If your car is damaged in an accident that is not your fault, filing a claim with the at-fault drivers' insurance will cover the damage to your vehicle.

You’ll only pay a deductible if you go through your own insurance company, but it will not apply if the claim is paid by the other party’s insurance.

Insurance companies may offer what's called a "disappearing deductible" program that sets your deductible at a certain amount for each violation- and claim-free policy period. After a set number of policy periods, you may have a $0 deductible for comprehensive or collision claims.

For example, a $500 deductible will disappear after five years if the deductible is lowered by $100 for each claim-free year.

It’s important to note that your deductible will reset to the original amount after a claim is filed.

How Car Insurance Deductibles Affect Premiums

Deductibles were created as a way for both policyholders and insurers to share the risk on the road.

Without them, drivers could get into as many accidents as they want with no out-of-pocket liability whatsoever.

Since a lower deductible means more coverage, higher rates on premiums will be required to balance out the extra protection.

A common mistake:

People choose higher deductibles just have lower premiums, which can lead to financial difficulties in the event of a major accident or claim.

For example, let’s say you choose a $2,000 deductible to save money on your premium. You get into an accident involving damages that exceed the deductible amount. But if you don’t have $2,000 available to cover the deductible portion of the damages, you’ll likely have to borrow the funds. And if that's not possible, you may be unable to repair your vehicle.

Choosing the Right Deductible for Your Policy

There is no right or wrong answer when it comes to choosing your deductible.

In fact, the best answer we can give you is this: choose what you’re comfortable paying.

Deductibles can start as low as $100, but the most common option is $500.

However, you can also choose $250, $1,000, or even as high as $2,500.

But whatever deductible you choose, be sure it’s an amount you can afford to cover if you’re involved in an accident that is your fault.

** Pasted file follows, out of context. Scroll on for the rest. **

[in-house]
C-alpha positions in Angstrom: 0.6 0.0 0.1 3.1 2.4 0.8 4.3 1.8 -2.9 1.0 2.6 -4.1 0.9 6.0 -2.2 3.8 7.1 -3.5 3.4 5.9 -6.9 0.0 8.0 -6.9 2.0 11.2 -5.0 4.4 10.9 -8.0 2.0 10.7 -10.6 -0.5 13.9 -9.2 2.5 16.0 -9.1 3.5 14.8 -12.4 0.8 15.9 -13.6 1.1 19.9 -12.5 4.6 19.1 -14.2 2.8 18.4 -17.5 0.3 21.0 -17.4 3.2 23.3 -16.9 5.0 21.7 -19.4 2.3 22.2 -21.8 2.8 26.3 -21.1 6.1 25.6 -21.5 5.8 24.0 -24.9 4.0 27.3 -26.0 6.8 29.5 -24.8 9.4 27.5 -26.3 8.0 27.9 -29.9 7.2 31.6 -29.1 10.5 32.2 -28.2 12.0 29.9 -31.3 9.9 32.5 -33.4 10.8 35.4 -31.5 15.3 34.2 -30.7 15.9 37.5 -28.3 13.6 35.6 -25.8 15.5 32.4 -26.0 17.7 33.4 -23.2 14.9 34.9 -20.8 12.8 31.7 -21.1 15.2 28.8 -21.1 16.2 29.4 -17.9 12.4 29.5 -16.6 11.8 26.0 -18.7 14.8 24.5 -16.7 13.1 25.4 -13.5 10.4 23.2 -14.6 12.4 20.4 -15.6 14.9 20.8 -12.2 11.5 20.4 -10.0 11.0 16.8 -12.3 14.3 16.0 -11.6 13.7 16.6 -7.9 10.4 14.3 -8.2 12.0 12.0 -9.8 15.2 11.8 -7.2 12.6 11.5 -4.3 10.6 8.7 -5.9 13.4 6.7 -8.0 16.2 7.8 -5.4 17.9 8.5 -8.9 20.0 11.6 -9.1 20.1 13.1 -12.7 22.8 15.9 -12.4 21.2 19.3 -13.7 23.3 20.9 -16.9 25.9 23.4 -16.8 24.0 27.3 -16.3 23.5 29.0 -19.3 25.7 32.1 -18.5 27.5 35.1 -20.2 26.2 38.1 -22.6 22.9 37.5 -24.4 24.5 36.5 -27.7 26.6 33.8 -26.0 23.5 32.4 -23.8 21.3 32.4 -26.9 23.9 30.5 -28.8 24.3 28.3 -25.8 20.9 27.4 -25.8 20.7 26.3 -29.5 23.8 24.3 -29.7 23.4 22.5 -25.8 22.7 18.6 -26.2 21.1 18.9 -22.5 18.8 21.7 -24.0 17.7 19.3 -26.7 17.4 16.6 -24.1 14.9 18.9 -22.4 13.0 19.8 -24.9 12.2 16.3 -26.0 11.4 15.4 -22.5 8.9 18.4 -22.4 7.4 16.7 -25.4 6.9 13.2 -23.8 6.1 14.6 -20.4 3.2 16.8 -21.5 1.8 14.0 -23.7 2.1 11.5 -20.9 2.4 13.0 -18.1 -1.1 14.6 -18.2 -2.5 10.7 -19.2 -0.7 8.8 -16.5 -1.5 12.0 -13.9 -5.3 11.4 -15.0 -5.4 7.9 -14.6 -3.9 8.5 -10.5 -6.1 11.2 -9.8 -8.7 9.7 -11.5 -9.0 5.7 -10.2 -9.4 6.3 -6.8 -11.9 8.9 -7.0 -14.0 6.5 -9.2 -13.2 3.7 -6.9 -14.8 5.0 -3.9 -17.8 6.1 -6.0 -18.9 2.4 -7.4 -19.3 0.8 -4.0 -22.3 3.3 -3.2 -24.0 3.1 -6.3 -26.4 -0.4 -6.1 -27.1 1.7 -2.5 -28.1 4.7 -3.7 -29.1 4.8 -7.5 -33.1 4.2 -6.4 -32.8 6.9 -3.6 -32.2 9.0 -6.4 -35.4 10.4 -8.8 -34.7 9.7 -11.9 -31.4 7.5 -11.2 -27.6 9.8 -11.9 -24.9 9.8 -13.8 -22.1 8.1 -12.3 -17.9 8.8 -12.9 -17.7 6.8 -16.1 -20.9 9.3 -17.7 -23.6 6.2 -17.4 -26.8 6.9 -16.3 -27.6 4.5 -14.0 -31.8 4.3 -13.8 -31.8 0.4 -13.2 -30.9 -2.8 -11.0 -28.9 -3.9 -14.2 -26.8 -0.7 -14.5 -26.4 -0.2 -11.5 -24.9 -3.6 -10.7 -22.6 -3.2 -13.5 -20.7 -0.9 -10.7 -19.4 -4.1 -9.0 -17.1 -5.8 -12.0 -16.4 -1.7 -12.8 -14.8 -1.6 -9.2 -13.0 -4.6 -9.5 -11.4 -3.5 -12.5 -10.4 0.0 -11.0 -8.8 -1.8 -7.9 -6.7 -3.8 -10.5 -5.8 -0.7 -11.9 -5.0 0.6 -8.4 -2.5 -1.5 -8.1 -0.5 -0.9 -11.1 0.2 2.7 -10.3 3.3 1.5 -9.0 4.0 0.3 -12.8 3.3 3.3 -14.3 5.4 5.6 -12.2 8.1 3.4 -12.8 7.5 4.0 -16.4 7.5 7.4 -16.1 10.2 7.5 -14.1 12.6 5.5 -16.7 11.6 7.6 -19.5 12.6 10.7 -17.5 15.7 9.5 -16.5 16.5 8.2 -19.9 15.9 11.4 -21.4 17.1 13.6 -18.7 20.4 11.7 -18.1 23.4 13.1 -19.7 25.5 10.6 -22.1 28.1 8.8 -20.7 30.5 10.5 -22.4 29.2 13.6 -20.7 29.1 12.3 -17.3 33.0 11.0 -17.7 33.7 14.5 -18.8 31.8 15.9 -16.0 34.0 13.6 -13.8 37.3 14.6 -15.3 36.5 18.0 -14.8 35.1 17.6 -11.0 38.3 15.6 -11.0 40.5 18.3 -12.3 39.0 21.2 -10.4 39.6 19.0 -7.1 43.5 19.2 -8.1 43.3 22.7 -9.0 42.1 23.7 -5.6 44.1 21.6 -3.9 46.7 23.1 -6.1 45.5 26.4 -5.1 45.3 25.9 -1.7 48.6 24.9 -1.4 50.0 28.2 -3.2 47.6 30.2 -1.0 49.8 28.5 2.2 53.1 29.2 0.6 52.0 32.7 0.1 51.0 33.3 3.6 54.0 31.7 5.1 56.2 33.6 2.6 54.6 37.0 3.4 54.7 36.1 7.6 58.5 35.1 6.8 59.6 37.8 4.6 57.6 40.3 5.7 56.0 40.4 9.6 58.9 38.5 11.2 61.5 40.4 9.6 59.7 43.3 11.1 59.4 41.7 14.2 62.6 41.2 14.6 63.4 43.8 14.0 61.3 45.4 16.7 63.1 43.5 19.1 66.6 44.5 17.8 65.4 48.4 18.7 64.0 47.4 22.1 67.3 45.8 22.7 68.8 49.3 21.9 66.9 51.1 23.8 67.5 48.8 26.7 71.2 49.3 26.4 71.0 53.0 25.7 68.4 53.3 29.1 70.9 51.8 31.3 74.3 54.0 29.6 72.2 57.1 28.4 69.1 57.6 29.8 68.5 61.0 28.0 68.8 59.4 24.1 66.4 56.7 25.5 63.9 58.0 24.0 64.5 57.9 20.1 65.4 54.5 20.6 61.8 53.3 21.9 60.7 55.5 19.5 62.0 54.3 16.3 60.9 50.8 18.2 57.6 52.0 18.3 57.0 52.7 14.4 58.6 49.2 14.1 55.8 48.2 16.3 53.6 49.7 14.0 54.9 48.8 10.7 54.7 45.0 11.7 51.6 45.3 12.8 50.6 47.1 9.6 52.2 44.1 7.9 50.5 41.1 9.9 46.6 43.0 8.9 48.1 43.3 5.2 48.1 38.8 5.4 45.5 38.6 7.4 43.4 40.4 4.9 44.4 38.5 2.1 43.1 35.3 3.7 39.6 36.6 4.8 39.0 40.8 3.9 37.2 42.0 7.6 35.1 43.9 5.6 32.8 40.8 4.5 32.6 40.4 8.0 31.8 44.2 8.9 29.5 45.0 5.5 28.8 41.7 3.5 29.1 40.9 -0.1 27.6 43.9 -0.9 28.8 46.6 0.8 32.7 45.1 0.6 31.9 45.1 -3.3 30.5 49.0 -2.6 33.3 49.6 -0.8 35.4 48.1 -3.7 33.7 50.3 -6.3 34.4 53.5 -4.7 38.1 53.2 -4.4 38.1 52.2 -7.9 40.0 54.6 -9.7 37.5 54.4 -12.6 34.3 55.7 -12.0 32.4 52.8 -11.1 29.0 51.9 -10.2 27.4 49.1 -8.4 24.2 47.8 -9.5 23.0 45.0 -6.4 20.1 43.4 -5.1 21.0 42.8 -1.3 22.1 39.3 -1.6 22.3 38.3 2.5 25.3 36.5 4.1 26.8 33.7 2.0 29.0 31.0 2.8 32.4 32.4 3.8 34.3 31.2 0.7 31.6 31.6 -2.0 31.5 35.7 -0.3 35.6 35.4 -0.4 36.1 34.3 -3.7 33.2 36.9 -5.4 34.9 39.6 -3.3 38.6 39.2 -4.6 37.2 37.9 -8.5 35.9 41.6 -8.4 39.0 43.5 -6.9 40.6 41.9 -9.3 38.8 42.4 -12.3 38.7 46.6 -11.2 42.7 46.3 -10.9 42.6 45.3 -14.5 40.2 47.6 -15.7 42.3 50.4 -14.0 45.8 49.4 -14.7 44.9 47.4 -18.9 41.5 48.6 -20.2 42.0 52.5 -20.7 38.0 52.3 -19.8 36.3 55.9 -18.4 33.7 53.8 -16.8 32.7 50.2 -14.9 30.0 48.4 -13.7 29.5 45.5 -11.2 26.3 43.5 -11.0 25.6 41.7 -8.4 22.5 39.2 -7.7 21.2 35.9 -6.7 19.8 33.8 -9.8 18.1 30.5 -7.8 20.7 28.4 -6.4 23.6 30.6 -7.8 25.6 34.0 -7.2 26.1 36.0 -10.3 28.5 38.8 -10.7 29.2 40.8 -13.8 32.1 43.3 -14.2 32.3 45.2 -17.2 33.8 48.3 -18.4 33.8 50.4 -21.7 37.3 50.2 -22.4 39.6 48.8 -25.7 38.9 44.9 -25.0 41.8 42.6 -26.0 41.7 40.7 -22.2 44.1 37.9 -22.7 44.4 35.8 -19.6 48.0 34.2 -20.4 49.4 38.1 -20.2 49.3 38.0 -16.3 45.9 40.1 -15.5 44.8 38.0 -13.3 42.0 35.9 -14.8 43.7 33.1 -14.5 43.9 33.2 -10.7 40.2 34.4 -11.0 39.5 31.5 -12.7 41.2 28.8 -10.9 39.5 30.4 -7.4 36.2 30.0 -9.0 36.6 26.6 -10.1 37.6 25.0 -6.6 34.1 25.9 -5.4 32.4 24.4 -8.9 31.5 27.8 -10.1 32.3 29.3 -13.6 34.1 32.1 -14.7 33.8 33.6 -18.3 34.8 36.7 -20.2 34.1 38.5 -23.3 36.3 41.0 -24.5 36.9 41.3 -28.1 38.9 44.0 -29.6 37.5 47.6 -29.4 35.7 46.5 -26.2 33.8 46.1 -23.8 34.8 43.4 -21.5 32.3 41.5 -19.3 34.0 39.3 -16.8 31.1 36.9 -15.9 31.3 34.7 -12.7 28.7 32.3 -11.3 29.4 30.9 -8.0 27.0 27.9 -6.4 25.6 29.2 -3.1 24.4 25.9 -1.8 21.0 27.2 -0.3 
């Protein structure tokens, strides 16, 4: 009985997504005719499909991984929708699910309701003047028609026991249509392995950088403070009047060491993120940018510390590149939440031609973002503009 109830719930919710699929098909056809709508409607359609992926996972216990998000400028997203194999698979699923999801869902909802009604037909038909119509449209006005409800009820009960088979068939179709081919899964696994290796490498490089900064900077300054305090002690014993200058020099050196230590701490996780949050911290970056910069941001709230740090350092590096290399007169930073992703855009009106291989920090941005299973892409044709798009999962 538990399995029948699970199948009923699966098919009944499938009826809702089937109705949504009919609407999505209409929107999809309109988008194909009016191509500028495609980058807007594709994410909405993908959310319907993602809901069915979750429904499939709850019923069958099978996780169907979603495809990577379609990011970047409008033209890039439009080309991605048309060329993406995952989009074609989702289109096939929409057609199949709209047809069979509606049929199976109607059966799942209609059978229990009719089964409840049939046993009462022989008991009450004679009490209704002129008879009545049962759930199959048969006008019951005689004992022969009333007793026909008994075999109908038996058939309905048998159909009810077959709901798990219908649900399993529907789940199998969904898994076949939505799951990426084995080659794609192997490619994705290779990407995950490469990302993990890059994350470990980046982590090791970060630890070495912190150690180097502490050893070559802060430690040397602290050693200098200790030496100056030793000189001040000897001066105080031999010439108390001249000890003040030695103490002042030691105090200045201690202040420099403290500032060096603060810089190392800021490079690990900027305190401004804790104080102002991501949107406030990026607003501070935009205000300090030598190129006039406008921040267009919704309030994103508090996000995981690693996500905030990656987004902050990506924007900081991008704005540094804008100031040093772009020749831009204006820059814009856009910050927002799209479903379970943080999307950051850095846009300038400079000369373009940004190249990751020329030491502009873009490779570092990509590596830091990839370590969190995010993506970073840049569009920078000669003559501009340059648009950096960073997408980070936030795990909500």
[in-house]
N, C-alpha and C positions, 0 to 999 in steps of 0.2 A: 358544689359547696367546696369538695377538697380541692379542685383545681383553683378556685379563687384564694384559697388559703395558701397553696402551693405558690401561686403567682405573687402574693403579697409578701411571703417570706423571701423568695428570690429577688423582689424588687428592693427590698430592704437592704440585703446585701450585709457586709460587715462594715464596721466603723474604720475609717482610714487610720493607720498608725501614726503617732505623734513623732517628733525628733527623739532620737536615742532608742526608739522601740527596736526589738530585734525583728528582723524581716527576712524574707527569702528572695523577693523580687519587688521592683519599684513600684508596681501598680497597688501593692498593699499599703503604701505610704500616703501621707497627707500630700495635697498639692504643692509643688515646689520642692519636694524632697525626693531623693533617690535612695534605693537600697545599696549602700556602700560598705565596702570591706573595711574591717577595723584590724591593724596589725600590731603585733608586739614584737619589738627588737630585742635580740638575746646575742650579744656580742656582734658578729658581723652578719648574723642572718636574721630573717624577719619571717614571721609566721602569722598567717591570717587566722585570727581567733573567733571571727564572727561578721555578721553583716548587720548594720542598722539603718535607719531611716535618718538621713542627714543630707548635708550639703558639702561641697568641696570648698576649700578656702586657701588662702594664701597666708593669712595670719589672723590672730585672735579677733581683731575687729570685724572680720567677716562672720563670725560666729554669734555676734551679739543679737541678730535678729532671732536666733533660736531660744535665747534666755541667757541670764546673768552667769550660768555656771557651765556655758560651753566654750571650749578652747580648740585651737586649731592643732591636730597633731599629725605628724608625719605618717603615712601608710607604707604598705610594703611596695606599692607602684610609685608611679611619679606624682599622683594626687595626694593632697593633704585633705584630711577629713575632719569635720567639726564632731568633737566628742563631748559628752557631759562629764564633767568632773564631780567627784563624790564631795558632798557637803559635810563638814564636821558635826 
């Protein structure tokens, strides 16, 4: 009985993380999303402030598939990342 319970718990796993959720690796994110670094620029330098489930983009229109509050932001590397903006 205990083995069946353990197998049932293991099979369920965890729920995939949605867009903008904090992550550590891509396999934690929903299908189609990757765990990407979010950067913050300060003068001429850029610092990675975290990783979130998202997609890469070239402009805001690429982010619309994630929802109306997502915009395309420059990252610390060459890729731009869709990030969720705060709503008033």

Consider your driving record

For example, if your time on the road involves spending a lot of time on busier roads or your driving record is no stranger to accidents, we suggest a lower deductible.

Lower deductibles will provide more coverage from your insurer, as in more money to cover any damages.

If you’re a safer driver or you have extra money put away and you want to pay less on your insurance rate, a higher deductible may be a better option.

A higher deductible may also be desirable if you drive a new car, since they’re more expensive to insure.

The higher deductible will lower the rate on your premium. If you're leasing your vehicle, you'll want to have a lower deductible in the event of even a minor accident.

Leasing companies will require that the car be returned in the same condition as it was when you first acquired it, and charge for any significant damage.

Having a higher deductible should not be used as a money-saving trick. If you’re not the most experienced driver or you're considered to be a higher-risk driver, having the extra security of a lower deductible could be your best option.

Shop and compare

Lastly, it’s okay to admit that car insurance may not be your strong suit.

There are plenty of companies with agents willing to guide you in the right direction to make sure that you get the right amount of coverage, including the best deductible amount.

You owe it to yourself to shop around and compare policies.

Never choose a company because they’re the cheapest.

Protection on the road should never be taken lightly and you may find that some companies will charge you hundreds or even thousands of dollars more for the same policy.

When Repairs Cost More than the Deductible

Insurers will only provide coverage if the repairs cost more than your deductible.

If the cost of repairs exceeds the amount of your deductible, you may still want to pay out-of-pocket to prevent adding a claim to your policy.

Any major damage that you cause to your car should be reported regardless of claims.

You can most likely get away with cosmetic damage, but if you repair damage on your own without reporting it and it causes issues later on, a claim for the new damage could be denied as the insurance company may judge the claim to be part of the original damage you fail to file for.

Avoid too many claims

You may also want to avoid filing a claim if you have multiple claims in the past, and the addition of a new one will cause your premiums to skyrocket.

For example, if your deductible is $1,000 and repairs will cost $1,200, it may be in your best interest to pay out-of-pocket.

Paying out-of-pocket also allows you to make the repairs on your own time, especially if money is tight and the repairs aren’t urgent. This will provide a wider window for repairs as well as keeping a claim off your policy.

Bottom Line

When it comes to choosing a deductible, don’t cut corners.

There are other ways to save on your premium, like bundling and discounts.

Auto repair bills and medical bills tend to add up and you’ll want to make sure that you have enough coverage to prevent any out-of-pocket expenses.

Considering your own individual situation and driving history will help you choose the right deductible amount.